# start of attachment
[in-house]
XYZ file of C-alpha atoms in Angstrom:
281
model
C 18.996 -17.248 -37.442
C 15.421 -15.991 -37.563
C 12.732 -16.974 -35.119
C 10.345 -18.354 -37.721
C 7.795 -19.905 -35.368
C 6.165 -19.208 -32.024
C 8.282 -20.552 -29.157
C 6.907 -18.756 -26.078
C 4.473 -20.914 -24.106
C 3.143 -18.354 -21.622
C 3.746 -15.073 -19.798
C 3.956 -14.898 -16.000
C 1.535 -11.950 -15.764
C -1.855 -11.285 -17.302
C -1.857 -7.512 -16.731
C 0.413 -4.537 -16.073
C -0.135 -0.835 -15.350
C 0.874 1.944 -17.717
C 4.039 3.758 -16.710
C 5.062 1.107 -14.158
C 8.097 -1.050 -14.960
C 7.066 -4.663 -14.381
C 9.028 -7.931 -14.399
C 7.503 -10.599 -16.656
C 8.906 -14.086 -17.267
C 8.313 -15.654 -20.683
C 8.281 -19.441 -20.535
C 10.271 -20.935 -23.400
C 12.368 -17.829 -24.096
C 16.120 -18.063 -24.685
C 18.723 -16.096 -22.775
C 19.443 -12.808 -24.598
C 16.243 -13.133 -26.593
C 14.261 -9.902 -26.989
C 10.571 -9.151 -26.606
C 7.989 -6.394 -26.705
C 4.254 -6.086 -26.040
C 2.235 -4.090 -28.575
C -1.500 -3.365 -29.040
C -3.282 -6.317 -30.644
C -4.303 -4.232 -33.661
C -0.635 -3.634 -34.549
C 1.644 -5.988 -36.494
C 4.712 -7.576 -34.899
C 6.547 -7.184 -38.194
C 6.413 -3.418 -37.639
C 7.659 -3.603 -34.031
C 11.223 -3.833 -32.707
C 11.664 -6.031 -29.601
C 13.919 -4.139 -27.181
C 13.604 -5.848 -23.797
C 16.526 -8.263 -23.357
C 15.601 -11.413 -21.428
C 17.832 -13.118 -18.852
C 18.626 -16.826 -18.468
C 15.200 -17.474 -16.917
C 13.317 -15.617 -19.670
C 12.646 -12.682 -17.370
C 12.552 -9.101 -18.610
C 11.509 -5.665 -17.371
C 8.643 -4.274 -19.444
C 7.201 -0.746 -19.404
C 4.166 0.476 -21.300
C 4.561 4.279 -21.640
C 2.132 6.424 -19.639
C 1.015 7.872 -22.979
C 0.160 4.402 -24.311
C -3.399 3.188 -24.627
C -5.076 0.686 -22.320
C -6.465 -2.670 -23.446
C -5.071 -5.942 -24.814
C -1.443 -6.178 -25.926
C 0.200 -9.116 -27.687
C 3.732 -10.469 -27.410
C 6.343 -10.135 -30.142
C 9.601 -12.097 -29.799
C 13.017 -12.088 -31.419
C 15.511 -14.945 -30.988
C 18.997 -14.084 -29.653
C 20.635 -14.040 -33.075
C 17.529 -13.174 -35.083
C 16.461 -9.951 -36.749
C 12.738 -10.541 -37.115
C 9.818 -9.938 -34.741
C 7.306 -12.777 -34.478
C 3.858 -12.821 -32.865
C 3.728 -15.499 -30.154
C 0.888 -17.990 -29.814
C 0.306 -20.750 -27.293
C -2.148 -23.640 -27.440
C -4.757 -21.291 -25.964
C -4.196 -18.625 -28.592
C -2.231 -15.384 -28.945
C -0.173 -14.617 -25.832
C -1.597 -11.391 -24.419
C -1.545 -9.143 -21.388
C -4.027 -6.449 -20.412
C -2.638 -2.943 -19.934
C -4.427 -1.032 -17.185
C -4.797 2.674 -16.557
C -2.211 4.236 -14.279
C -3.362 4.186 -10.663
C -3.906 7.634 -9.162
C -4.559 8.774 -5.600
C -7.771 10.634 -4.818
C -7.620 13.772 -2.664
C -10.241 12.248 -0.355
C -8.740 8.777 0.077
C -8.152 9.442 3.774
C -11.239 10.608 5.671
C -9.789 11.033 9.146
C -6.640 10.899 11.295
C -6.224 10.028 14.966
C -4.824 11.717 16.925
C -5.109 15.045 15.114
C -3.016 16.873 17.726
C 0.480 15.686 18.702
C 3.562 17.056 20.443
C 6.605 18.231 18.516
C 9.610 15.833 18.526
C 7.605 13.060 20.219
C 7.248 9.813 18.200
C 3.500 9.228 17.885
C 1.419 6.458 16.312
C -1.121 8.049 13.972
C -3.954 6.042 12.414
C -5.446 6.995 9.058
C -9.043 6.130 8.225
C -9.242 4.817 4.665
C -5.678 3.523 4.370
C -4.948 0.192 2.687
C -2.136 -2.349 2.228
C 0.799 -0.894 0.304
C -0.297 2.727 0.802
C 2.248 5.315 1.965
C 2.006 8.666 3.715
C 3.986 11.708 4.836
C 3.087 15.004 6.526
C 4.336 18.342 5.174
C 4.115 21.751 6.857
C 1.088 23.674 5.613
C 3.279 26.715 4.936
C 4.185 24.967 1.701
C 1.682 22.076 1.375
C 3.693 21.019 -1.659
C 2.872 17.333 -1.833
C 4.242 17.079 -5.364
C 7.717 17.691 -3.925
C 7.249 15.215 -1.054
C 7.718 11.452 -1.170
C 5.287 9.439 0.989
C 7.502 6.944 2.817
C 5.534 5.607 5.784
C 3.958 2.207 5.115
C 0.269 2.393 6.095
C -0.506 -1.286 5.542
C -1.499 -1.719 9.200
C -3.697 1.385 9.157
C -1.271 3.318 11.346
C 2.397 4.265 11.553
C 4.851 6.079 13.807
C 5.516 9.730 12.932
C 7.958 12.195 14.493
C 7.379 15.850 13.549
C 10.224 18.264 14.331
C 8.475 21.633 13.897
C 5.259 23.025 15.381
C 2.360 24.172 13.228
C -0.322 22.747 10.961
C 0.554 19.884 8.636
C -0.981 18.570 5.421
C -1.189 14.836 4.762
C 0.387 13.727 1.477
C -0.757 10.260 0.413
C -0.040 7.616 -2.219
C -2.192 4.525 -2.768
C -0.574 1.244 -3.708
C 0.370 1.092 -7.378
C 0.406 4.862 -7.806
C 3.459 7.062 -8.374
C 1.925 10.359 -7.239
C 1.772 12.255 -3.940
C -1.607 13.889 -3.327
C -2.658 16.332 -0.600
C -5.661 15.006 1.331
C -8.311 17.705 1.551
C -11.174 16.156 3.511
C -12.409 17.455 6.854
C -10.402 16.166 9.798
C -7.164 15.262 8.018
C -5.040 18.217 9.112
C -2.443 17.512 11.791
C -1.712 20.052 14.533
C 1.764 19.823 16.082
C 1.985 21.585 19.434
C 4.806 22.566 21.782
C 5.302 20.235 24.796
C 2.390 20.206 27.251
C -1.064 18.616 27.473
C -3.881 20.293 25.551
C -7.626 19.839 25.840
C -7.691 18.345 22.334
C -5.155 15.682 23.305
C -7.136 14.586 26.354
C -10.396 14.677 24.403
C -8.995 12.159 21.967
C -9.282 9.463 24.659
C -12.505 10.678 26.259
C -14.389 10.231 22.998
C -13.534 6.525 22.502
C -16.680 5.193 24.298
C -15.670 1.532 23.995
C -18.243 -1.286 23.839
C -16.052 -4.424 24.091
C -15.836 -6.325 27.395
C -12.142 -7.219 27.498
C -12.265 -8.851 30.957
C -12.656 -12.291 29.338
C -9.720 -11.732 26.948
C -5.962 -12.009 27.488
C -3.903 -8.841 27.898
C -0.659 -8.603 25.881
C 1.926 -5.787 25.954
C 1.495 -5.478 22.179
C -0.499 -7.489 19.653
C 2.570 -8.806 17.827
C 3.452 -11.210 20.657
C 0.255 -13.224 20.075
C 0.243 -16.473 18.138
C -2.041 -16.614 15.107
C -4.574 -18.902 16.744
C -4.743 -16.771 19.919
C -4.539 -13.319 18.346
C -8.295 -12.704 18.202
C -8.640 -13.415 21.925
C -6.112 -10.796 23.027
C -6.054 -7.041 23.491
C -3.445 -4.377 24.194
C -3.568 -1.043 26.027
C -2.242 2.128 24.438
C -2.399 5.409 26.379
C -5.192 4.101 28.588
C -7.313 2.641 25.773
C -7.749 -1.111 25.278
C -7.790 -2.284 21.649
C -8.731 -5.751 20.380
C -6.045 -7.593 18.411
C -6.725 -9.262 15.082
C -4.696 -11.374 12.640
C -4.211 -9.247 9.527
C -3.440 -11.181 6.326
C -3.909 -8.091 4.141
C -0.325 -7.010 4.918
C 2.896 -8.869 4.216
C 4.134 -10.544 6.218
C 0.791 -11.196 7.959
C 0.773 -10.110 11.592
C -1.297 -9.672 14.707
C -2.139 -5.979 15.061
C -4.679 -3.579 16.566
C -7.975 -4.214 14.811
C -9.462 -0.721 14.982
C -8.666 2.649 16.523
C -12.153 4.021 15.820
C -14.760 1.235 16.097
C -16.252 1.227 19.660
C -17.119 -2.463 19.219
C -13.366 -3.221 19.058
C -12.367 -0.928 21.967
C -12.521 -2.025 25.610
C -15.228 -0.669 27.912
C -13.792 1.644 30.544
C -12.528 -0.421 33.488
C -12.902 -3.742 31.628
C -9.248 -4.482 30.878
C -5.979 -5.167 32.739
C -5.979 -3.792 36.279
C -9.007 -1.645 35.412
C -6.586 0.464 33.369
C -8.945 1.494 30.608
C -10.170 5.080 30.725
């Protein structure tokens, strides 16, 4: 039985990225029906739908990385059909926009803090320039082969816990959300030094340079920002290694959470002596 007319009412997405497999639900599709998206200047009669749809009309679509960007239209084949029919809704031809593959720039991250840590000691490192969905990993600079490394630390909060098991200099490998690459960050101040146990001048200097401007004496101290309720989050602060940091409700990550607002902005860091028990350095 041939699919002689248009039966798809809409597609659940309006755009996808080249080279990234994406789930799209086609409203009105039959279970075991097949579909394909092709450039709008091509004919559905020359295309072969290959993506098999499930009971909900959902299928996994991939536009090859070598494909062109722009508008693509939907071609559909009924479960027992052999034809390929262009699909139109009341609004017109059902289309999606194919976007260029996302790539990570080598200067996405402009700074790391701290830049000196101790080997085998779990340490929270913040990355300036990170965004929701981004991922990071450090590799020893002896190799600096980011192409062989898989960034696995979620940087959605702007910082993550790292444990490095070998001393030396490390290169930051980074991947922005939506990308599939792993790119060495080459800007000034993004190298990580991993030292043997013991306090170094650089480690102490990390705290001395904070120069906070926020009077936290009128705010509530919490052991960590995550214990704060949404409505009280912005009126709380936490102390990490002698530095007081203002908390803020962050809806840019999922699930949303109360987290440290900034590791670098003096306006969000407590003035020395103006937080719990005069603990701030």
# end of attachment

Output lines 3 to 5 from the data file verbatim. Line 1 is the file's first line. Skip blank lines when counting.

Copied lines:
281
model
C 18.996 -17.248 -37.442